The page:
Body Dismorphia Disorder

Body Dysmorphia Disorder

We all worry about how we look. At some time or another, even the most confident and self-assured give in to insecurities and doubt. I’m to ‘this’ or not enough ‘that’. And in a world filled with air-brushed supermodels and image-obsessed Kardashians, how can we not? The modern world is a minefield of unrealistic glossy magazine expectation and out-and-out social media trolling. For those of us with Body Dysmorphic Disorder (BDD) these are tough times.

Fortunately, if you’re one of the estimated 3% of us that live with this condition, you’re not alone. AIME is here to put you in the picture and give you the support you need.

One of the great things about human beings is that we’re all different. Each of us is unique. You are unique. Special. An endless combination of variables. Physical and mental. Experience and emotions. The products of gene pools that have evolved over time. It’s easy to forget this. Particularly if you’re focusing your attention on an aspect of your appearance or a part of your body and judging yourself harshly for it.

Too much time spent on thinking about how you look; comparing yourself unfavourably with others; and developing unhealthy eating habits or obsessive grooming habits; these are the warning signs. If you’re avoiding social contact, have low mood and seek constant reassurance, it’s definitely time to seek help.

The reasons for these feelings are many and varied. Body Dysmorophia is an Obsessive Compulsive Disorder. As such, it can arise from a range of factors, most likely working in combination. These range from the genetic and biological, such as chemical imbalances in your brain, to a host of external factors, be they developmental, social or cultural.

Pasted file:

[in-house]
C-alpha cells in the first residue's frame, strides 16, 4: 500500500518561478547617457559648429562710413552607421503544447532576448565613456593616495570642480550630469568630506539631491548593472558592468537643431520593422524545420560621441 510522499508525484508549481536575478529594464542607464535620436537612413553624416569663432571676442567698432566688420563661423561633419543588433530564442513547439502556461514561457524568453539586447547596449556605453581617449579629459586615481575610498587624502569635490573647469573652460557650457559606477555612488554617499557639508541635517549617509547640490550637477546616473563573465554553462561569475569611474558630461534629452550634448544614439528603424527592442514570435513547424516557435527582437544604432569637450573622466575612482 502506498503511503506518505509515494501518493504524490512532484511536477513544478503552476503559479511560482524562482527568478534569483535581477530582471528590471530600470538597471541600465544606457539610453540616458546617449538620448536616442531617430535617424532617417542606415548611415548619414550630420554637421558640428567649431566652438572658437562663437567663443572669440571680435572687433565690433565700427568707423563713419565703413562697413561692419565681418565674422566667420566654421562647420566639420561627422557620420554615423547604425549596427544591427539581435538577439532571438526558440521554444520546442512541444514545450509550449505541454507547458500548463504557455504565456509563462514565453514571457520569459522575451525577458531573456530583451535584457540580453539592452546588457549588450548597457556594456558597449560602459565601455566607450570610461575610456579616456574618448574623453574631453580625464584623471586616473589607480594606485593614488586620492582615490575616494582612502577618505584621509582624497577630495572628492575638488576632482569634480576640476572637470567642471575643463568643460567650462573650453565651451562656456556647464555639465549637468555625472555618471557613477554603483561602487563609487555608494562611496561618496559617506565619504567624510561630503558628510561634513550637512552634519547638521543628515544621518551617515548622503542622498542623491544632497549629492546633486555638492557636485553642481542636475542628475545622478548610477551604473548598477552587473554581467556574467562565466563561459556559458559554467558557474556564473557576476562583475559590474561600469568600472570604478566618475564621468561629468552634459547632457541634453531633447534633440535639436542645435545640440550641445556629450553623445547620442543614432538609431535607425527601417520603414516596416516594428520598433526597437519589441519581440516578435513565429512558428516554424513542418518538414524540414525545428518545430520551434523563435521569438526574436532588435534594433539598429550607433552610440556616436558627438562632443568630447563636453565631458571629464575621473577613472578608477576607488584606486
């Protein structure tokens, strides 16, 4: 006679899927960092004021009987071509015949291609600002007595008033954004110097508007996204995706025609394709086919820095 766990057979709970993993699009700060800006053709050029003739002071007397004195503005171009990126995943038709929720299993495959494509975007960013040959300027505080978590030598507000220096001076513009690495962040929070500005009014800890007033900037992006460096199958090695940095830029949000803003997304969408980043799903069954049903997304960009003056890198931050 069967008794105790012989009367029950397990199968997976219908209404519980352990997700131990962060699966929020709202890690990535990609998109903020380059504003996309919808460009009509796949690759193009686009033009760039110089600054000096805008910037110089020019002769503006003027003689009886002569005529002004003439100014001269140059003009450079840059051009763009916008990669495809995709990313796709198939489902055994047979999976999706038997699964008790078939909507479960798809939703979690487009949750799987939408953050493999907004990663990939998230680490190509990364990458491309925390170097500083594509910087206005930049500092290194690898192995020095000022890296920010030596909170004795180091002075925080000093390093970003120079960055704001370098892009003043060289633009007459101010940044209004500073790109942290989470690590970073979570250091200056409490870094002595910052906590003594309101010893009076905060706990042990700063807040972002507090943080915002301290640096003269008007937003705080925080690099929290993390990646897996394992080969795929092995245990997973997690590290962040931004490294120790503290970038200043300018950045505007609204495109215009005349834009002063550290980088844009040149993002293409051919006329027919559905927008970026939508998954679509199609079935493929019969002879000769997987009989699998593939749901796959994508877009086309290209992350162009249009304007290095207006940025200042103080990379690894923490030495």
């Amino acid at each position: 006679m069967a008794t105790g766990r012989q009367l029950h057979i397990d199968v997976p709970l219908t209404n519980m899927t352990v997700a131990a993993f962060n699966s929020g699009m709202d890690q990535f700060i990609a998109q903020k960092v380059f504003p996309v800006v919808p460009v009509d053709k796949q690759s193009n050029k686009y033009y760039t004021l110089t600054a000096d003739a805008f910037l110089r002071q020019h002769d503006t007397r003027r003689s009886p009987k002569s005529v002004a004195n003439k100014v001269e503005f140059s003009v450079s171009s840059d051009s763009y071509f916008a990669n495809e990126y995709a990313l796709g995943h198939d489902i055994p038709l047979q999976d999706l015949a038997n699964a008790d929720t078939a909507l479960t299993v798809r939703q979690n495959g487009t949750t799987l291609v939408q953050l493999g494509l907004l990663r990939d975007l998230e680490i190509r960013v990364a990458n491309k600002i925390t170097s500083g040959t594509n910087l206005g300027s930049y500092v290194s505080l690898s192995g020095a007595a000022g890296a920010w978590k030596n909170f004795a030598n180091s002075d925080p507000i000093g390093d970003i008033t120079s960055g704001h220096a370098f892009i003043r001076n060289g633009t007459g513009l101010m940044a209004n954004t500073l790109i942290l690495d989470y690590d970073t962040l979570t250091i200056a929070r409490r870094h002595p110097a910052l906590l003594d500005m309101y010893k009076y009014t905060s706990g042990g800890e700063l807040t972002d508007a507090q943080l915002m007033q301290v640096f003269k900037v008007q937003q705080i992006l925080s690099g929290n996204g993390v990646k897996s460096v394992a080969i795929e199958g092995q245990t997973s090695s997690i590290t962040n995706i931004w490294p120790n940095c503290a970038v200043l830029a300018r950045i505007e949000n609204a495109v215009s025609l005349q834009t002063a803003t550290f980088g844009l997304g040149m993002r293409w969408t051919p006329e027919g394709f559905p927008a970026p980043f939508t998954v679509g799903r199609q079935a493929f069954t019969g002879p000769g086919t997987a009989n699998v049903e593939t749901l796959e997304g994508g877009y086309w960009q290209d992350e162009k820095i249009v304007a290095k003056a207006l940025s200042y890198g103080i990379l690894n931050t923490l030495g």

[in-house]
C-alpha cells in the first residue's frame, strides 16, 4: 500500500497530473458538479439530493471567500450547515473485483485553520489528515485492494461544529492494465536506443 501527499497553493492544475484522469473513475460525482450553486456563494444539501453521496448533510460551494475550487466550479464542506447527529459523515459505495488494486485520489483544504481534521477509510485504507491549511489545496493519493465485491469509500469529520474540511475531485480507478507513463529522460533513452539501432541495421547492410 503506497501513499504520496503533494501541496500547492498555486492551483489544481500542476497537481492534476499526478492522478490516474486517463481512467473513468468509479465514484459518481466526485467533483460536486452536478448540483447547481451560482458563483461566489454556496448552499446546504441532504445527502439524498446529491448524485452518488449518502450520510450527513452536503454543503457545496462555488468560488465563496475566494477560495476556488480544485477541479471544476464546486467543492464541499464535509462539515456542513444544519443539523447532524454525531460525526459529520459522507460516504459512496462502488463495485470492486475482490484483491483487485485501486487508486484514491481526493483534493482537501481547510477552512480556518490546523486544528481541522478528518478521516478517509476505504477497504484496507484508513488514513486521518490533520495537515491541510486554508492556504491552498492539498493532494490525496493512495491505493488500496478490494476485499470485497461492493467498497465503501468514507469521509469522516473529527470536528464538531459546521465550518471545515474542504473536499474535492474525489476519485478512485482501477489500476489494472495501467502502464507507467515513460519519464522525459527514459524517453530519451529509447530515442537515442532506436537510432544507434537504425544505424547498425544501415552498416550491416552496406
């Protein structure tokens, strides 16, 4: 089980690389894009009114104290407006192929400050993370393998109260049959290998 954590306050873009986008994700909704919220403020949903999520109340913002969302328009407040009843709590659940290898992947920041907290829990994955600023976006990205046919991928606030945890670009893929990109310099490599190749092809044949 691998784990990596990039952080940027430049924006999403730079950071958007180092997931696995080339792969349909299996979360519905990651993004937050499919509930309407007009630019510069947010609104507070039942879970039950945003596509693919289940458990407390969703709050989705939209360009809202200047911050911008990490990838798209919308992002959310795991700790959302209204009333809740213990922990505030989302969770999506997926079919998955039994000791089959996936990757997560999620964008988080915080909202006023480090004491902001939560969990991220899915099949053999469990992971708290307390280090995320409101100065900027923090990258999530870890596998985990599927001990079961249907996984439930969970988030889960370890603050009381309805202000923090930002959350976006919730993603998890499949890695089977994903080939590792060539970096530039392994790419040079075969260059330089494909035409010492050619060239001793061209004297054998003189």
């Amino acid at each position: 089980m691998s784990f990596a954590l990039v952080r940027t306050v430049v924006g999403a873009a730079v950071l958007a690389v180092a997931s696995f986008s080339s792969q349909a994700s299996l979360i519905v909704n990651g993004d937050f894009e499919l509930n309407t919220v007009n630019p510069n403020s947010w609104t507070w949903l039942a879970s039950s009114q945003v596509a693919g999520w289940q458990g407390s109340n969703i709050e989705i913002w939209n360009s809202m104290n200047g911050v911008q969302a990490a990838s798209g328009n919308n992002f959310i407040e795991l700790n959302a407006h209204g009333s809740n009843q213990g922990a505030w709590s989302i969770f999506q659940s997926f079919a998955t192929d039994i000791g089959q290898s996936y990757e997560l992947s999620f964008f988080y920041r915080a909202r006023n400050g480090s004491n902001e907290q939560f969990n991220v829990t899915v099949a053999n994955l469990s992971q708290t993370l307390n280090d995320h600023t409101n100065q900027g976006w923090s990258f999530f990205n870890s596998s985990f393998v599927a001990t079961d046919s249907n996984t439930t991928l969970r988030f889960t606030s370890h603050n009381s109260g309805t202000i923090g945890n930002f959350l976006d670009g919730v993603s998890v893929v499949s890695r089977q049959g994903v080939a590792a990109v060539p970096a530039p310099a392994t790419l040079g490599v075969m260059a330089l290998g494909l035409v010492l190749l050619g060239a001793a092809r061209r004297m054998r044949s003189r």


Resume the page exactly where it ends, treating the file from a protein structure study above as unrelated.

If we were aliens and relied solely on advertising and media images to understand what human beings looked like, we’d expect a master race of Adonises and Glamazons. This, as you know, is not the case. The lie of perfection is sold to us with alarming frequency. So much so, it can become difficult to resist. Our peers and social media are sometimes not helpful either. The bullying and trolling which come with this territory can be hurtful and damaging. Add to this the traumas of abuse and neglect and all the seeds are there. Ready to be sown.

Uprooting the problem, however, is within your grasp and AIME is here to hold your hand as you do so.

As our online community grows, you’ll be able to count on support. This can be amongst the most valuable resources available. Sharing your own experience and learning from others can be hugely inspiring and motivating. In safe spaces, you can be yourself and, most importantly, understand that you are not alone.

There are also many other ways to change your mindset. Cognitive Behavioural Therapy (CBT) and Acceptance and Commitment Therapy (ACT) are both powerful tools. You can read about these in our blog about Social Anxiety which you may also find useful. But, basically, these will empower you to identify your behaviours and equip you with the means to address and change them.

Both of these therapeutic approaches would benefit from your own practice. Mindfulness and Values Based Living are key philosophies to think about here. Realising the power of living in the present moment, without judgement, and listening to your own values system will give you the solid foundations on which you need to build your recovery.

As with all things mental health-related, the important thing to do is reach out. Understand you are never alone. Nothing is impossible to overcome and everything you are is valuable.